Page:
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Discover Jewish Yalta

Facing south towards the Black Sea and surrounded by wooded mountains, Yalta s a city and a port in the Crimea, Ukraine. It offers a Mediterranean climate, vineyards, orchards and a flourishing Jewish community!

While the Jewish side of Yalta is not as evident as it would be in many Western European capitals, Yalta does hold remnants of its tumultuous past. For most of the city’s history, Jewish residence was heavily restricted, however, after the prohibitions were lifted at the turn of the last century, about 1,025 Jews lived in Yalta. By 1926, their numbers had risen to 2,353, but most were eventually rounded up into a ghetto once the Germans occupied the Crimea at the end of 1941. 

The Jewish community of Yalta is now one of the most quickly developing Jewish communities in all of Ukraine. In 2005, a community and charity center called Hesed Naftul was founded, and a Sefer Torah was brought to town by a group of rabbinical students. Today, 200 community members gather on Shabbat to celebrate their heritage. And in 2008, 1,000 Jews from around the world came to the city for the first ever Limmud FSU Ukraine conference, devoted to Limmud FSU’s mission of revitalizing the Jewish community in the former Soviet countries. Come and discover the amazing history and current culture of this Black Sea Riviera!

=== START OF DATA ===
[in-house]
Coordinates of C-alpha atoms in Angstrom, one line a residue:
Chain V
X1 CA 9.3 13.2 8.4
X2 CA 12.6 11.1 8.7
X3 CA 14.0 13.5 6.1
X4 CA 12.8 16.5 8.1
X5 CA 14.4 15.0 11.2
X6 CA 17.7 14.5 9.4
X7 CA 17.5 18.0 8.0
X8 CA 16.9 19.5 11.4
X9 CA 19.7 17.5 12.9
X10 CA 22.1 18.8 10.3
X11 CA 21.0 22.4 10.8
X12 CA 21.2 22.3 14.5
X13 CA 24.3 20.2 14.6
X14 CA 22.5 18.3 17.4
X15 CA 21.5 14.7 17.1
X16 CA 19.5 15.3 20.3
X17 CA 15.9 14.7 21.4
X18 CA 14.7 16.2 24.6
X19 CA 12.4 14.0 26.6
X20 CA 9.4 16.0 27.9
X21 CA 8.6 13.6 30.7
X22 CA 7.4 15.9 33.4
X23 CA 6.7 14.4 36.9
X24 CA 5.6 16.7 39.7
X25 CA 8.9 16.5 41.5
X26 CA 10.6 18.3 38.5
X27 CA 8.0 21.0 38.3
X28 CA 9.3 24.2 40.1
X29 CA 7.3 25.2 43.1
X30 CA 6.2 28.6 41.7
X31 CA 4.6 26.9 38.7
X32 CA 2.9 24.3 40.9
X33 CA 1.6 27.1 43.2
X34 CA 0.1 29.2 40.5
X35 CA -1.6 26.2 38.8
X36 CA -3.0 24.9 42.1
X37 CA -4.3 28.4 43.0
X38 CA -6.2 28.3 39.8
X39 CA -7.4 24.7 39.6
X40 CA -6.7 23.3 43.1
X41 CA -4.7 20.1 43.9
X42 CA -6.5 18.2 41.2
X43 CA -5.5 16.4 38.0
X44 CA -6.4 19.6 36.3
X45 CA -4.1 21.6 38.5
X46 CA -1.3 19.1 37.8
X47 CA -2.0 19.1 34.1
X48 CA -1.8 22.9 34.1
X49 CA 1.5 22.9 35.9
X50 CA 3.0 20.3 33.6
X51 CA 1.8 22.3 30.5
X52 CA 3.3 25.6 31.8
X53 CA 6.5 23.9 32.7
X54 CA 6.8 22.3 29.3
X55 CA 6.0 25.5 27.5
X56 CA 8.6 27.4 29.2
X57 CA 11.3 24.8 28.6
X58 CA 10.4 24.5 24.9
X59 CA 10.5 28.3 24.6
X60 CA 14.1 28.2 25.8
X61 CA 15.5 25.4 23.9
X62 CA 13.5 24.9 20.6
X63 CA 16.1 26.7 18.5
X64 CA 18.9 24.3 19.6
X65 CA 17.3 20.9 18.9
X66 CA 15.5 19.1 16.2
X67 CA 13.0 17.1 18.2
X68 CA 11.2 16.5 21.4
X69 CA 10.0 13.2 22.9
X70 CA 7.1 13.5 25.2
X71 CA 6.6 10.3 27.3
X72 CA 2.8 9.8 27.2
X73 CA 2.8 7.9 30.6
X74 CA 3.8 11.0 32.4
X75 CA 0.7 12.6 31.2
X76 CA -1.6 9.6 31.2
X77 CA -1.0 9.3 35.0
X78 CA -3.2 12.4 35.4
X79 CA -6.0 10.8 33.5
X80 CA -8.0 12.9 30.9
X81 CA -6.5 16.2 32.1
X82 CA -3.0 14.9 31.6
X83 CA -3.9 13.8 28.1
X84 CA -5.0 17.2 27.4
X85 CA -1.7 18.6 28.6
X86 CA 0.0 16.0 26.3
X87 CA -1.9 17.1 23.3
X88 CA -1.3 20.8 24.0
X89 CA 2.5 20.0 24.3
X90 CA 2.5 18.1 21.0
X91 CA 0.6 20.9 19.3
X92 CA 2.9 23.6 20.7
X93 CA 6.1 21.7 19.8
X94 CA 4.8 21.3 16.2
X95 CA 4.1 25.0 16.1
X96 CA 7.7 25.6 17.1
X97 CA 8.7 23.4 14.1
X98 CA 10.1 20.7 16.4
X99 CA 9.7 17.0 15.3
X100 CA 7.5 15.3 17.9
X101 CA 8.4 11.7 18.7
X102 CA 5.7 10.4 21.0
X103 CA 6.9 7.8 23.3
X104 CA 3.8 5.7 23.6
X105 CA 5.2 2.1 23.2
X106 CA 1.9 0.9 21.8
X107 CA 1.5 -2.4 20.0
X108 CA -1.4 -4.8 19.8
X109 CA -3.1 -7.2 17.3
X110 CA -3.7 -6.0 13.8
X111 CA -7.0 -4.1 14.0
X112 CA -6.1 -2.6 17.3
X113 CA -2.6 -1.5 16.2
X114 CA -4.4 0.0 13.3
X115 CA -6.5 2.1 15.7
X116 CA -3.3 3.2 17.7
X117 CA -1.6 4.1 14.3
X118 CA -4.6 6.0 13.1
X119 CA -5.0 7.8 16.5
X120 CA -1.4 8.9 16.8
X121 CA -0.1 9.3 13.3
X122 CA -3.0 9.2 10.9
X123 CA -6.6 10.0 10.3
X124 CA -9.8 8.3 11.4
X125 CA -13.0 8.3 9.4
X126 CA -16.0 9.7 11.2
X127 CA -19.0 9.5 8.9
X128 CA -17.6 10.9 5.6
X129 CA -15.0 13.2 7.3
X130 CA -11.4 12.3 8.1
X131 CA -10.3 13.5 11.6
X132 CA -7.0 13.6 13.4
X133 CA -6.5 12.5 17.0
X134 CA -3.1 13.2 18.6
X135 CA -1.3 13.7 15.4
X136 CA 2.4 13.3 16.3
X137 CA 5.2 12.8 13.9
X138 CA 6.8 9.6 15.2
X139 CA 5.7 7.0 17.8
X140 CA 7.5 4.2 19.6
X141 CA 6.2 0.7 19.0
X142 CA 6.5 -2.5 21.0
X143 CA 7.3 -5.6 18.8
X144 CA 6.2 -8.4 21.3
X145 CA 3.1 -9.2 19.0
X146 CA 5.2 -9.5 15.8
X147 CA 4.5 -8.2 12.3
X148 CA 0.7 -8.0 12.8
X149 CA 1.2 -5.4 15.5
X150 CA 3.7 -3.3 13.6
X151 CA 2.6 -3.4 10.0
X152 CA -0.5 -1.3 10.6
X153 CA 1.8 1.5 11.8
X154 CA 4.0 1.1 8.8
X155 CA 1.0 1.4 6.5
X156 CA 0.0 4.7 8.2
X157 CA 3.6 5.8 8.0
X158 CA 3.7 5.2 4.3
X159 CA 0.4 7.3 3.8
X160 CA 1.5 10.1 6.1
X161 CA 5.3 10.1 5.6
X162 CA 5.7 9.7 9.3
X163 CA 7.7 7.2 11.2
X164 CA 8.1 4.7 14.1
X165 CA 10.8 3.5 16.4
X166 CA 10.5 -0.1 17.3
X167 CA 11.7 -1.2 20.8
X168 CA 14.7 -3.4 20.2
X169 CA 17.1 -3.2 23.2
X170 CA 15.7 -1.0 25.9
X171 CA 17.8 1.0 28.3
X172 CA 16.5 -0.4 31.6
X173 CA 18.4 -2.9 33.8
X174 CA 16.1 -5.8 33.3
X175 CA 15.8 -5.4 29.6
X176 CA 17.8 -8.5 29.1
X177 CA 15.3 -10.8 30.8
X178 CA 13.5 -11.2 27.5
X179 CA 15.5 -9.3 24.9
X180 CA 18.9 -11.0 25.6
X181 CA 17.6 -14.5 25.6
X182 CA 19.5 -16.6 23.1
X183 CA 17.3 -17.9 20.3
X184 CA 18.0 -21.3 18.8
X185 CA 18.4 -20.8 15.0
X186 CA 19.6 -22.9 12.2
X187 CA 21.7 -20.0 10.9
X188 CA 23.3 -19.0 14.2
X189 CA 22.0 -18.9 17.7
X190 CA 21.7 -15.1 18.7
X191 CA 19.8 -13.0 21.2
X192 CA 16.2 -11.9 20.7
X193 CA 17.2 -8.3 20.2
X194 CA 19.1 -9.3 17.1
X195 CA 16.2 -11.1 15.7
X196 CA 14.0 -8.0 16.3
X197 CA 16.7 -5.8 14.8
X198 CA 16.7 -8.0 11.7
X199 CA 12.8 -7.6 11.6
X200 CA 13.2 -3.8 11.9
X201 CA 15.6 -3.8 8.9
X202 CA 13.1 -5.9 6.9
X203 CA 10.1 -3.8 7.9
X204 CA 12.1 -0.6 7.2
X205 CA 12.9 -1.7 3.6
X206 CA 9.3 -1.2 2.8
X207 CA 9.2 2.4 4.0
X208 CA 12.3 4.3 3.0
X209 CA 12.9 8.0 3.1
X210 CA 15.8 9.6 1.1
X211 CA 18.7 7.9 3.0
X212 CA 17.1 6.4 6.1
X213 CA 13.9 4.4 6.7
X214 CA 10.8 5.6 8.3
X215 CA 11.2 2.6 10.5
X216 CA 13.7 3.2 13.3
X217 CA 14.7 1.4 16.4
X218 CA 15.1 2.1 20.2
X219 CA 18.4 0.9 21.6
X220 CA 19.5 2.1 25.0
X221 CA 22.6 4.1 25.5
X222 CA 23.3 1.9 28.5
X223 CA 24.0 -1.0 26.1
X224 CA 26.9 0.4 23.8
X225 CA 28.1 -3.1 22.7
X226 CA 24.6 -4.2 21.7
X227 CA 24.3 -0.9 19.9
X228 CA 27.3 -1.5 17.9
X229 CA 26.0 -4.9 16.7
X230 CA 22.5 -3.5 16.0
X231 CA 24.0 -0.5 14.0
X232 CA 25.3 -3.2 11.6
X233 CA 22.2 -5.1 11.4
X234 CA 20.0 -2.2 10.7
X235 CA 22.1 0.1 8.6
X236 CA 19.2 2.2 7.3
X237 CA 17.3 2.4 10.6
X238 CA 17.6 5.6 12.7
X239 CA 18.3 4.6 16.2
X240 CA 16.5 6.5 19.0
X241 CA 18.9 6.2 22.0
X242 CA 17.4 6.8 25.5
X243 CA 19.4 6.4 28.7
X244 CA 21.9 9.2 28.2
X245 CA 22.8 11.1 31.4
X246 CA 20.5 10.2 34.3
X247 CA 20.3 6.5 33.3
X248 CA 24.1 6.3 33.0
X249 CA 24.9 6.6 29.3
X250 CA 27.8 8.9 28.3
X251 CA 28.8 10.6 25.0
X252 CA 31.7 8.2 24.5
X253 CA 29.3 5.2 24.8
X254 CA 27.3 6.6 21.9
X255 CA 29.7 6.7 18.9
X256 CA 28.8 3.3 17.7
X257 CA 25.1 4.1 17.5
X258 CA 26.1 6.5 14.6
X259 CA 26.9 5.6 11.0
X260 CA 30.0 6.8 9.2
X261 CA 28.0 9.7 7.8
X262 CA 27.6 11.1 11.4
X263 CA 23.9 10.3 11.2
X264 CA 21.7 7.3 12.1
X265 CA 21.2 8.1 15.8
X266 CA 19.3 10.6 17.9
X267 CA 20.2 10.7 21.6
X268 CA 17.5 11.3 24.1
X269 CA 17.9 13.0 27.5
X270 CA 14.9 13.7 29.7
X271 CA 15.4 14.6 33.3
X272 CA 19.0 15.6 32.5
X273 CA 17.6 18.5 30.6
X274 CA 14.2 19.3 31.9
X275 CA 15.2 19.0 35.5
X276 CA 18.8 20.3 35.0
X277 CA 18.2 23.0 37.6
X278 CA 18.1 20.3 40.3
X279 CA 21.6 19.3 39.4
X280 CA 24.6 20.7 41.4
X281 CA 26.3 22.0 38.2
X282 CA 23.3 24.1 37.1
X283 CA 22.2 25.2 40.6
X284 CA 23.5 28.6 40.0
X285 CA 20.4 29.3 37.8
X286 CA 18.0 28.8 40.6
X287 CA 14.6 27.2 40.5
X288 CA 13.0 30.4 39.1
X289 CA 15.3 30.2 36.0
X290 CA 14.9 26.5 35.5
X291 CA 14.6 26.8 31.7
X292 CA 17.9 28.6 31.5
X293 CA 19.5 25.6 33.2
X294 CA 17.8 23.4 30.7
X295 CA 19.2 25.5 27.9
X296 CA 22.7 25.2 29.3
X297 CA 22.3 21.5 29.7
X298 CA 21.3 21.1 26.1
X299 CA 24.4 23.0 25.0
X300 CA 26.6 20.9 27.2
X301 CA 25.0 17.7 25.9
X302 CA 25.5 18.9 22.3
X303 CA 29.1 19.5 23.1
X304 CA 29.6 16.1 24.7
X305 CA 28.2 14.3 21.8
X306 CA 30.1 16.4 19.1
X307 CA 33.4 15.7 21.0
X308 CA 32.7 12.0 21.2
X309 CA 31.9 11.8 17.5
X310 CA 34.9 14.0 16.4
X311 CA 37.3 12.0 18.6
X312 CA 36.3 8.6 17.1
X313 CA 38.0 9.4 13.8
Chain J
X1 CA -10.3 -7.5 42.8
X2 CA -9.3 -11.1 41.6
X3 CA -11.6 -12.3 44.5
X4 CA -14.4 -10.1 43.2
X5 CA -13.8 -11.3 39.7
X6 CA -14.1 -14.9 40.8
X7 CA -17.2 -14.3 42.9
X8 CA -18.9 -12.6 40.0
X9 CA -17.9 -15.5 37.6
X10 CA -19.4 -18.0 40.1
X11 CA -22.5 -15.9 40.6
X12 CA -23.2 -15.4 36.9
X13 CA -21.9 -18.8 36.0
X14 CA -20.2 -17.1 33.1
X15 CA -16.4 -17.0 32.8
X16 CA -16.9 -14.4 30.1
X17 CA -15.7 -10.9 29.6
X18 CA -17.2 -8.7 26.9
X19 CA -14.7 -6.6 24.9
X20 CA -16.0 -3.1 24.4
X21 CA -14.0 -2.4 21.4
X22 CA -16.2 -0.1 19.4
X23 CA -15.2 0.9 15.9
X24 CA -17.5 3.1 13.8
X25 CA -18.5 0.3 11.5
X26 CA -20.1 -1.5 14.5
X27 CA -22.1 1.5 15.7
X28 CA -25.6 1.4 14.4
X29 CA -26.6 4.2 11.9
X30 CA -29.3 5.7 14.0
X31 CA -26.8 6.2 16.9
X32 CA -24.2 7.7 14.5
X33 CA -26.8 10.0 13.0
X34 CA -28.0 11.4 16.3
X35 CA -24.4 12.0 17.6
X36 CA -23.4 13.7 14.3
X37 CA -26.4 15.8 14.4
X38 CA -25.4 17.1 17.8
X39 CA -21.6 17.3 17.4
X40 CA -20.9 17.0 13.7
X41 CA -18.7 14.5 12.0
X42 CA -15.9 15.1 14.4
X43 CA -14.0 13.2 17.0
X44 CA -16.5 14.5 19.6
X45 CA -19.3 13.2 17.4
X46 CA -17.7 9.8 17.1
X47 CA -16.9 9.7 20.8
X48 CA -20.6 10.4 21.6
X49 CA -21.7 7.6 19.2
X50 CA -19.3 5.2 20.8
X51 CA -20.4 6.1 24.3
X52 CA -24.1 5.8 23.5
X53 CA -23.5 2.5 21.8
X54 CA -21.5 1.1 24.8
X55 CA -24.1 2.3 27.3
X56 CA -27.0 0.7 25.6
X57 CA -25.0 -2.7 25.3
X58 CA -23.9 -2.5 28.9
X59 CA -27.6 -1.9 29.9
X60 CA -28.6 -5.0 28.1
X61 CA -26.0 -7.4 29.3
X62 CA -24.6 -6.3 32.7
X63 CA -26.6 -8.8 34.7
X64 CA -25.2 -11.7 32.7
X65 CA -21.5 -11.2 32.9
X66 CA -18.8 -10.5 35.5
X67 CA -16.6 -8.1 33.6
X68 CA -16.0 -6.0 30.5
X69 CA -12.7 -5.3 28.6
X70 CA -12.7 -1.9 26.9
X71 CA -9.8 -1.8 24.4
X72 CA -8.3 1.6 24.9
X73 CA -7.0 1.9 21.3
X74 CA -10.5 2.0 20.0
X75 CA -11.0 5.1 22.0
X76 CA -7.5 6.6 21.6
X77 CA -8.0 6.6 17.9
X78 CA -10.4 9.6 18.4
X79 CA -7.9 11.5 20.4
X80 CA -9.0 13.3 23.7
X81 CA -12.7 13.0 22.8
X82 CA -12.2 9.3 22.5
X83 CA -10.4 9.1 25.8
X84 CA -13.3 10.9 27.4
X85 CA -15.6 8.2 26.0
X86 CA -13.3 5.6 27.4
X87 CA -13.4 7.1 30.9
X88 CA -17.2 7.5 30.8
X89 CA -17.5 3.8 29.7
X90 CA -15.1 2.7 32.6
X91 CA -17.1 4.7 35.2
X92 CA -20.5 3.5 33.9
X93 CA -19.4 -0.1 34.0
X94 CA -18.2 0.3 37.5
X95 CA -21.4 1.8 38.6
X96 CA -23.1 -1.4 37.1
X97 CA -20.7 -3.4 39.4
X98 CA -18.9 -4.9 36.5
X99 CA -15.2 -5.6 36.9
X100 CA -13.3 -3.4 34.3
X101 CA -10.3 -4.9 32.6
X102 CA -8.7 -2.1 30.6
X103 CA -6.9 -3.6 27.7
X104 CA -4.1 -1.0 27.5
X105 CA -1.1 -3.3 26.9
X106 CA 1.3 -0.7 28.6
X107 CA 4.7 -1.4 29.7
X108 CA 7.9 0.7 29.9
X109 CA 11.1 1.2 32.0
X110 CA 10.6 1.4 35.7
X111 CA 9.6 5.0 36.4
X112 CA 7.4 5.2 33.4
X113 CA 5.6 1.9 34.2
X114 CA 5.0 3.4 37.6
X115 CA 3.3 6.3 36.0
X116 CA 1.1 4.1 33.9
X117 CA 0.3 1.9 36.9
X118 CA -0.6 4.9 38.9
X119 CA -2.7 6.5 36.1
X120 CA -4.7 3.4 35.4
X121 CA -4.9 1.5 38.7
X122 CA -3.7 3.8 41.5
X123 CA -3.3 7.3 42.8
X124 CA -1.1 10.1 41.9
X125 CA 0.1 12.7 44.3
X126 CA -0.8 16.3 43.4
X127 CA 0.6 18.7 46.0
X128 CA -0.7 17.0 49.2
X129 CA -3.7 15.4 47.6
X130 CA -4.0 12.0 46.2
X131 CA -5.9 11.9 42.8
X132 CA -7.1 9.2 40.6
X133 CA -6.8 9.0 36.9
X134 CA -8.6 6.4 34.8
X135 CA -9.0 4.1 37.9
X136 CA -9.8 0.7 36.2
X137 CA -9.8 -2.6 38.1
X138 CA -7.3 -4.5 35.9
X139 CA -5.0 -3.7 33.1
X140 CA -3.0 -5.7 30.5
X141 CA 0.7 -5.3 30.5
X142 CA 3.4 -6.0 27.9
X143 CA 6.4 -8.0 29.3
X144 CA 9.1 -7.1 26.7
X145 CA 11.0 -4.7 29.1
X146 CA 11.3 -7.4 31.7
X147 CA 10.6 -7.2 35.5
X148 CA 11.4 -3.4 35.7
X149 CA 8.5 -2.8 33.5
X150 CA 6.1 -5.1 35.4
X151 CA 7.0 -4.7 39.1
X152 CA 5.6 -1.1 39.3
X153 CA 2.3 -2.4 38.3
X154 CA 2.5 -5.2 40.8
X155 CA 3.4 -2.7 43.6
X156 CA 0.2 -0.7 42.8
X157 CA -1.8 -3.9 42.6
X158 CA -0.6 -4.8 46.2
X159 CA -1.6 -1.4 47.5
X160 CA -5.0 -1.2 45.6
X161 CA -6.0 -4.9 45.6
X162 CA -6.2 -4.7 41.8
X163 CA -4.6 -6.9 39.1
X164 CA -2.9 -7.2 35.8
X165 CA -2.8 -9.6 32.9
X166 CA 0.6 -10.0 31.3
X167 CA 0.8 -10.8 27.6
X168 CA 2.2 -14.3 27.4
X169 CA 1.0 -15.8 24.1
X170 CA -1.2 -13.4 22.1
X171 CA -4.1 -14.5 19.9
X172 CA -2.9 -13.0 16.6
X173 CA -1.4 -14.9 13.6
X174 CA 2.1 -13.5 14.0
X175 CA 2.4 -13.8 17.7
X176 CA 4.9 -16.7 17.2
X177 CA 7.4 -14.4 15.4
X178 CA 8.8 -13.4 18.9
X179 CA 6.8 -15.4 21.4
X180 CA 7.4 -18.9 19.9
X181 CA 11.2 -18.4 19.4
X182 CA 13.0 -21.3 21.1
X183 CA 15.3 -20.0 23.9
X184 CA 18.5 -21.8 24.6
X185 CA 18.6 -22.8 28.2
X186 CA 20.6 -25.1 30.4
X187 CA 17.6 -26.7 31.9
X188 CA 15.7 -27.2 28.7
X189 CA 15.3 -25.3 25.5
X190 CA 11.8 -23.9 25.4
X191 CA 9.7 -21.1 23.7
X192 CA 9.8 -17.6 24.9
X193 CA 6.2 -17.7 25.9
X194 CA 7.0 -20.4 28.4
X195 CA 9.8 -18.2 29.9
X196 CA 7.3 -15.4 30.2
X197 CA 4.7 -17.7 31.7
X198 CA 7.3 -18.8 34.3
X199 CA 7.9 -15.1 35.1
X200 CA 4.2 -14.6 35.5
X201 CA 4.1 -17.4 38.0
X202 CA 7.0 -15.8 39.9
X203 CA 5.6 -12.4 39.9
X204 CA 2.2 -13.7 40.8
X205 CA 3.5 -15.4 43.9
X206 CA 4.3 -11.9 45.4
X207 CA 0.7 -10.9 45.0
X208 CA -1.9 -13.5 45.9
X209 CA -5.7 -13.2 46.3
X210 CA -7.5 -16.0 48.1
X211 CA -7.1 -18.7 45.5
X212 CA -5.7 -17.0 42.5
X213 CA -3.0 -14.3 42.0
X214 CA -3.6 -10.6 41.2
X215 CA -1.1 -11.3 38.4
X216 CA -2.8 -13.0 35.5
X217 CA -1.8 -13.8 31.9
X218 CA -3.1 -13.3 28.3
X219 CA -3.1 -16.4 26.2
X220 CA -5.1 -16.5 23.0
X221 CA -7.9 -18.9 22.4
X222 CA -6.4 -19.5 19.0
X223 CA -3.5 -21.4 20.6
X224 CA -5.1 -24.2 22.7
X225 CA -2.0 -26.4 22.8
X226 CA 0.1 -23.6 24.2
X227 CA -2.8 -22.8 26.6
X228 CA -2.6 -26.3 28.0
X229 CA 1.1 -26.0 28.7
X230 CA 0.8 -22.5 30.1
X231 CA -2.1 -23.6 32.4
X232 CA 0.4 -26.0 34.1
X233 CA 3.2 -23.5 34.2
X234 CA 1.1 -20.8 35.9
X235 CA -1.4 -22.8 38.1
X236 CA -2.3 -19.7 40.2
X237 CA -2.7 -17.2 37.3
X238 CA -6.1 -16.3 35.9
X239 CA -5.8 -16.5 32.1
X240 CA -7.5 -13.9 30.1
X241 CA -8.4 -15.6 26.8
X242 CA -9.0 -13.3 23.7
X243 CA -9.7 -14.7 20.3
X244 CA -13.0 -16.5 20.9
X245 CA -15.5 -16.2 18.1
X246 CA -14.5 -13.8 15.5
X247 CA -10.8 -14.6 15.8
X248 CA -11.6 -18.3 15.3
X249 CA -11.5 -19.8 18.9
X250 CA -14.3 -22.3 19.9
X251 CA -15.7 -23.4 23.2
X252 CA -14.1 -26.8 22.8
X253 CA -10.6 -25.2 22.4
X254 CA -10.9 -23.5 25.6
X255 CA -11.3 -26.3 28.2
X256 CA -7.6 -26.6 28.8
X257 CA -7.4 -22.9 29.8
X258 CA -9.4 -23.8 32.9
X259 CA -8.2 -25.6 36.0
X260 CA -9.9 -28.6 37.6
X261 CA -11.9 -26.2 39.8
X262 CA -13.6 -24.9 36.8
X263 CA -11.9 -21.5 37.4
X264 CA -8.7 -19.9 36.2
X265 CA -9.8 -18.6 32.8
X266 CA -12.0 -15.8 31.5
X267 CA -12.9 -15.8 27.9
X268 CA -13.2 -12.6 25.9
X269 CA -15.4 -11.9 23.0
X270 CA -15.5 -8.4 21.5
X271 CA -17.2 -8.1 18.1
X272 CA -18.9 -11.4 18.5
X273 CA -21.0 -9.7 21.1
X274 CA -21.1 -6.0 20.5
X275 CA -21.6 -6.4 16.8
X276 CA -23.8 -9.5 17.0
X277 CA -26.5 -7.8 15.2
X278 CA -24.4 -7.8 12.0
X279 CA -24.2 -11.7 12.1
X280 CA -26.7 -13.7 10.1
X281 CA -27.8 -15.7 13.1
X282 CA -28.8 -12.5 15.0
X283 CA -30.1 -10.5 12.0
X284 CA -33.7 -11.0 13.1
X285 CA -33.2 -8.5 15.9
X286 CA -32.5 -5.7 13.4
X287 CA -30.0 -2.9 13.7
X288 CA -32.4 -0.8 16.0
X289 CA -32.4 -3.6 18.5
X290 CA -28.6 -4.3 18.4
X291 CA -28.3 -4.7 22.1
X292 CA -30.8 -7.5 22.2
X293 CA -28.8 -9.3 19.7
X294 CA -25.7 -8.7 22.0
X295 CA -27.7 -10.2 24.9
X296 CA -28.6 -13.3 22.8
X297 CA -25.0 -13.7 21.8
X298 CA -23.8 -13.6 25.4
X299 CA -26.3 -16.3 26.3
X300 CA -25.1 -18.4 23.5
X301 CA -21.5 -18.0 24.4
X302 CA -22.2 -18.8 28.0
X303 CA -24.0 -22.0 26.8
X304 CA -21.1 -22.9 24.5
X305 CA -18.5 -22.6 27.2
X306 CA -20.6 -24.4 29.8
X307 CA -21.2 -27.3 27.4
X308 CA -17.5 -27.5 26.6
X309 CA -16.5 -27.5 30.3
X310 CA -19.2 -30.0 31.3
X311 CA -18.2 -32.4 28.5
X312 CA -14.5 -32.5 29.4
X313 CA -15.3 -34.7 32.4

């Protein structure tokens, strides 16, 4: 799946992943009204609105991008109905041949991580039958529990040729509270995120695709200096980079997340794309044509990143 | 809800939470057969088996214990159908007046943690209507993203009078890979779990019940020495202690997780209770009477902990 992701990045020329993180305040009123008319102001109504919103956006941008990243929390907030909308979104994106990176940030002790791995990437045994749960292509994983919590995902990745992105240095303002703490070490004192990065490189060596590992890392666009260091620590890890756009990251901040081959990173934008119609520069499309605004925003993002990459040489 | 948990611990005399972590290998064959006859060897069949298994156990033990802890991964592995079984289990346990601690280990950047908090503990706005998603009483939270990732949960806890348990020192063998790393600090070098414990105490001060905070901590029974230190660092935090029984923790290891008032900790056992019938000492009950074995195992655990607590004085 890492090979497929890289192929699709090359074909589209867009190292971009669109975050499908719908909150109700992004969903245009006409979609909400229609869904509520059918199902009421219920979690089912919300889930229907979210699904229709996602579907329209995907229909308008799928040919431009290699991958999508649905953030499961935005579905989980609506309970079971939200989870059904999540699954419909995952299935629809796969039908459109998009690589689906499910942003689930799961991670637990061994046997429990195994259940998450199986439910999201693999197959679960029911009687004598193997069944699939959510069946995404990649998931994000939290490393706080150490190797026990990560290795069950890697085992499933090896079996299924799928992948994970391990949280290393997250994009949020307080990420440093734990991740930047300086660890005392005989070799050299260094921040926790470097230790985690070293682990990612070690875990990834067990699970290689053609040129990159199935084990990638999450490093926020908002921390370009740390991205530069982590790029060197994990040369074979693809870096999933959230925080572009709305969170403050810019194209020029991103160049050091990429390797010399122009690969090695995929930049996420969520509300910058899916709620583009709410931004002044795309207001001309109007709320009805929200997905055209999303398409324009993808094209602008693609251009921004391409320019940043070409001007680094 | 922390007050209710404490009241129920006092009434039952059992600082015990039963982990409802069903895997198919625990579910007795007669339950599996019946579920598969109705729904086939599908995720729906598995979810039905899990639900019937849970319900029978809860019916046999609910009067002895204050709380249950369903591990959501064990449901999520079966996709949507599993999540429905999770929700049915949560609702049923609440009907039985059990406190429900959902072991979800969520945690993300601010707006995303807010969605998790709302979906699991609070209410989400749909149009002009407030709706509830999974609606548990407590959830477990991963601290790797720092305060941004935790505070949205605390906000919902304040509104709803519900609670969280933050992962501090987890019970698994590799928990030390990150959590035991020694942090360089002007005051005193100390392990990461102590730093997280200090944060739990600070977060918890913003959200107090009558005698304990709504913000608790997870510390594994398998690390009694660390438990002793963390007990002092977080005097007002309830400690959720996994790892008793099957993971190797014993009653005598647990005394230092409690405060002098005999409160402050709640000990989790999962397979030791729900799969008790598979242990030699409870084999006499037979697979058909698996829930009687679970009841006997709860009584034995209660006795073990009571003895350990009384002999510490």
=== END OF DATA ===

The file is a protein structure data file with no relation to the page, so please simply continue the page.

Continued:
Tour Options:

Yalta Tour for Cruise Ship Passengers

7 hour driving tour

All visits to Yalta begin at the beautiful Black Sea Promenade. Your Milk & Honey guide will lead the way to the city’s two Blue Flag beaches, certified as such to acknowledge their high environmental standards, then on to the very best the city has to offer: the Armenian church which resembles an ancient temple, the Alexander Nevsky Cathedral, the world-famous Nikita Botanical Garden, the park museum “Glade of Fairytales”. We will see the White Dacha--Chekhov’s house museum where he wrote “The Lady with the Dog.”

One spectacular stop outside the city is the Swallow’s Nest, a 1911 decorative Neo-Gothic castle on top of the 40-meter Aurora Cliff overlooking the Black Sea. This fantastic castle has been featured in several Soviet films and offers stellar view of Yalta’s shoreline. The impressive Livadia Palace, built in white marble was the summer retreat of the last Russian Czar, Nicholas II. Its 116 rooms are furnished in different styles ranging from Pompeian vestibule to English billiard room to Neo-baroque dining hall—and it is in these very rooms that Stalin, Churchill and Roosevelt met.

 While the Jewish side of Yalta is not as evident as it is in many Western European capitals, your Milk & Honey Tours guide will discuss the Jewish history and current community whenever appropriate. For most of the city’s history, Jewish residence was heavily restricted. After the restrictions were lifted at the turn of the last century, about1,025 Jews lived in Yalta. By 1926, their numbers had risen to 2,353, but most were ghettoized and murdered when the Germans occupied the Crimea at the end of 1941. You will find out about the small Jewish community of Yalta who managed to survive the war. Once again under the Soviets the community had little chance but since 1989 it has been rebuilding.